I just thought – the perfect yarn deserves the perfect pattern… and whereas the Criss Cross is really, really nice looking, it isn’t quite perfect yet… and besides, the bigger it gets, the more tedious and boring the pattern gets to make. The Musternixe, at least, will not be repetitive, as it changes pattern with every color change until it’s done.

Which brings me to my biggest ongoing project:

The MultiMus Scarf

This is a KAL (“knit-along”) hosted by Veronika Hug (- who is also the author of this book that I got) that started on January 10th, and – how fun – I got my mom to join in as well. She got herself a very nicely colored Woolly Hugs Cotton gradient yarn as well, and is in on the actiona with me. It’s a very nice mother-daughter thing to do, especially since we’ve spent a week of vacation together last month, both of us with our respective projects in tow. Those were some truly nice and peaceful evenings.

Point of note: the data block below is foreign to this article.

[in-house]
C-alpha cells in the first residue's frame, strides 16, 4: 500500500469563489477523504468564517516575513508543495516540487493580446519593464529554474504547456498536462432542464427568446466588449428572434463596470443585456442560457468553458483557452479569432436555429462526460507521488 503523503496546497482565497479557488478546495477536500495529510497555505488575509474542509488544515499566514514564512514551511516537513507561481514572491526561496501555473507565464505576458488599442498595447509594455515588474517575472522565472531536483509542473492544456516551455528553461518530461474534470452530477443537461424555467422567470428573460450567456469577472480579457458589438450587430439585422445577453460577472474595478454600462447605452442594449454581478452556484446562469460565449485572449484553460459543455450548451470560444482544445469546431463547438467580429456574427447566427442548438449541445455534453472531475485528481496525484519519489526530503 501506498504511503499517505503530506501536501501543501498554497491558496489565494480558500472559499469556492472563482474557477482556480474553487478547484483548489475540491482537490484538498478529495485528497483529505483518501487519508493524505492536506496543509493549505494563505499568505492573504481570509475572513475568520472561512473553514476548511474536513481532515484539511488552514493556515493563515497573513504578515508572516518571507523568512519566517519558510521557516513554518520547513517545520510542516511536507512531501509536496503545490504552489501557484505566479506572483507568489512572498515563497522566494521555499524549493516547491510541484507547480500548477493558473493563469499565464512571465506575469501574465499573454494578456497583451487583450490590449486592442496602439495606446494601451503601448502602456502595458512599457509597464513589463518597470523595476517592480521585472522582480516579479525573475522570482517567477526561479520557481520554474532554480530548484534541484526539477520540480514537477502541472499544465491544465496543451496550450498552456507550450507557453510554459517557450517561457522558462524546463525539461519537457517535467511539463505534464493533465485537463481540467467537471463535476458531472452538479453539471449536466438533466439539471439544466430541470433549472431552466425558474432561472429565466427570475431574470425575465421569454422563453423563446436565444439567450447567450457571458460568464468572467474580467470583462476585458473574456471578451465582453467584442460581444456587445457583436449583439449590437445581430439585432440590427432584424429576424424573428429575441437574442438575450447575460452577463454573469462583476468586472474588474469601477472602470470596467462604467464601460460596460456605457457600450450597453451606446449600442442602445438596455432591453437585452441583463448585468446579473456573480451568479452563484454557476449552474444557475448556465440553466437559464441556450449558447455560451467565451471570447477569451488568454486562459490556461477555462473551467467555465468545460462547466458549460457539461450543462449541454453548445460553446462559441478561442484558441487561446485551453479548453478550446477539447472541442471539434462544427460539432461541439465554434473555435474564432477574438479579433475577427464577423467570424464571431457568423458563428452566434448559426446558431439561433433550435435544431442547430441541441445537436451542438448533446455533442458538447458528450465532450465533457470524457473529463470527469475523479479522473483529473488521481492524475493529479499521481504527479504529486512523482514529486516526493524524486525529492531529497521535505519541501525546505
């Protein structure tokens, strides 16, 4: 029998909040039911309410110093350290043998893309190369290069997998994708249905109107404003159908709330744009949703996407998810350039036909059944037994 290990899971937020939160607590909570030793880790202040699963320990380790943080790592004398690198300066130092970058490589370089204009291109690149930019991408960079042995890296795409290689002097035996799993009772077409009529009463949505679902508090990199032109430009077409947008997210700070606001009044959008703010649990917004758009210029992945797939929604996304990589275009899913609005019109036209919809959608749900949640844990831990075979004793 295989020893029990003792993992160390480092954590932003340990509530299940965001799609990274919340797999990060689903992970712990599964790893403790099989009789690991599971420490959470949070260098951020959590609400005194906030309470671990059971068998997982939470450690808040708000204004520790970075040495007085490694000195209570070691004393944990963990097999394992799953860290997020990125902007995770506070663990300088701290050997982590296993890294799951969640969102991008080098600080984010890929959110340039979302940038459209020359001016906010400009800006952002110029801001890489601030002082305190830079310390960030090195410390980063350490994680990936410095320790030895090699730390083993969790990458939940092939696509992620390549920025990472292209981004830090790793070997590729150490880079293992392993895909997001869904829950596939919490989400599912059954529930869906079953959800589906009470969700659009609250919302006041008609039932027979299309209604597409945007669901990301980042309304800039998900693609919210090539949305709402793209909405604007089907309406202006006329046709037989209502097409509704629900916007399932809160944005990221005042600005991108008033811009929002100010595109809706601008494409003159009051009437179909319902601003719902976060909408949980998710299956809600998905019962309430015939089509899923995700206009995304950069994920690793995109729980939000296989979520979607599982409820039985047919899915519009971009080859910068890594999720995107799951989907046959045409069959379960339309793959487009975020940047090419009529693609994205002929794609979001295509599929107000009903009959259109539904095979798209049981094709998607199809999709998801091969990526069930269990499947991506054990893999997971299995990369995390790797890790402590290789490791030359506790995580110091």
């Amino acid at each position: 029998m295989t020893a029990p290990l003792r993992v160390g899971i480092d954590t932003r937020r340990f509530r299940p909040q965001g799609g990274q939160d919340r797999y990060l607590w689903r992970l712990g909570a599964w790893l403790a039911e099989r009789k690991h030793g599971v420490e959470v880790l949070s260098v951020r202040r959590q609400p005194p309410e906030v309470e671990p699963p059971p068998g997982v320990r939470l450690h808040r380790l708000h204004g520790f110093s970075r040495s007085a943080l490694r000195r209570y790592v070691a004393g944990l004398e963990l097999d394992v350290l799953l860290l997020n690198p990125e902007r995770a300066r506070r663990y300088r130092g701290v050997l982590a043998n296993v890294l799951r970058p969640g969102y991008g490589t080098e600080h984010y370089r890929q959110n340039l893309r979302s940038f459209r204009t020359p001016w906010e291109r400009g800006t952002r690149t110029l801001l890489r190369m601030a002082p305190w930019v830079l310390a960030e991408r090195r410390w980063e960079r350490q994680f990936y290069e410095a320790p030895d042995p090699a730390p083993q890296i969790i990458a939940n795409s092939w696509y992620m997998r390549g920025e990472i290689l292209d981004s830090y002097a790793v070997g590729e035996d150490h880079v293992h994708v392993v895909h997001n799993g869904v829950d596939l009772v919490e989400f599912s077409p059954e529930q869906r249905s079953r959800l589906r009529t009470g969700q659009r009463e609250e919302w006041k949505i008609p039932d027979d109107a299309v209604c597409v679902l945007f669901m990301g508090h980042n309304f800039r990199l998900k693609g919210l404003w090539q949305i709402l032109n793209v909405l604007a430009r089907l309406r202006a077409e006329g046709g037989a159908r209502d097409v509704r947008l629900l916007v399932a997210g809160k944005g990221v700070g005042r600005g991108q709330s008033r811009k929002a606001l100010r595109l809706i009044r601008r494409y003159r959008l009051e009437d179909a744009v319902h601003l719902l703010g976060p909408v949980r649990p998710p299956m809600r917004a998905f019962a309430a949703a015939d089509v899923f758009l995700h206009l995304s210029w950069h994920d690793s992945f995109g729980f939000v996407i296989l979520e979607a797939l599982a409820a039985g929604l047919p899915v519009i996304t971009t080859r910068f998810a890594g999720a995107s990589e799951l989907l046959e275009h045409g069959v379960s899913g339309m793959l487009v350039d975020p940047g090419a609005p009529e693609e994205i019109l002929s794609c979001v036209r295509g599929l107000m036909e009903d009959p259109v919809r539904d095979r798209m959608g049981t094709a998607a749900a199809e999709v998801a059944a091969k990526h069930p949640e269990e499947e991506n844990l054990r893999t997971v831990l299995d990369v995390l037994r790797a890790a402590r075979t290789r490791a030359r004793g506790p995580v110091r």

Alternatively, this KAL can also be worked as a (t)CAL (“Tunisian crochet-along”), which is something I tried, but have given up on rather quickly, which you will be able to see in the Facebook photo album I am going to link to beneath, instead of posting all these individual photos of my our progress.

Here’s the album for a more detailed look at all the patterns:


I love this project – not because I think that the finished scarf will be particularly wearable (- getting quite too long already as it is), but because I am learning a TON about knitting that I never thought I would have the patience or skill to learn. Knitting complicated patterns has always been what I considered to be something like the ultimate master class, that I was light years away from… turns out: I’m not! I am actually really into this at the moment.

A new pattern is coming out about once every week, and you can find the instructions for them at Veronika Hug‘s website for both the knitted version, as well as the version done in Tunisian crochet, if that’s more your thing. There are German instruction videos, as well as written versions. You don’t actually need to be able to speak/understand German for either one of those, and they will remain online even after the KAL has been finished.

So that’s it for an update on the current goings-on… remind me to update my patterns page soon as well!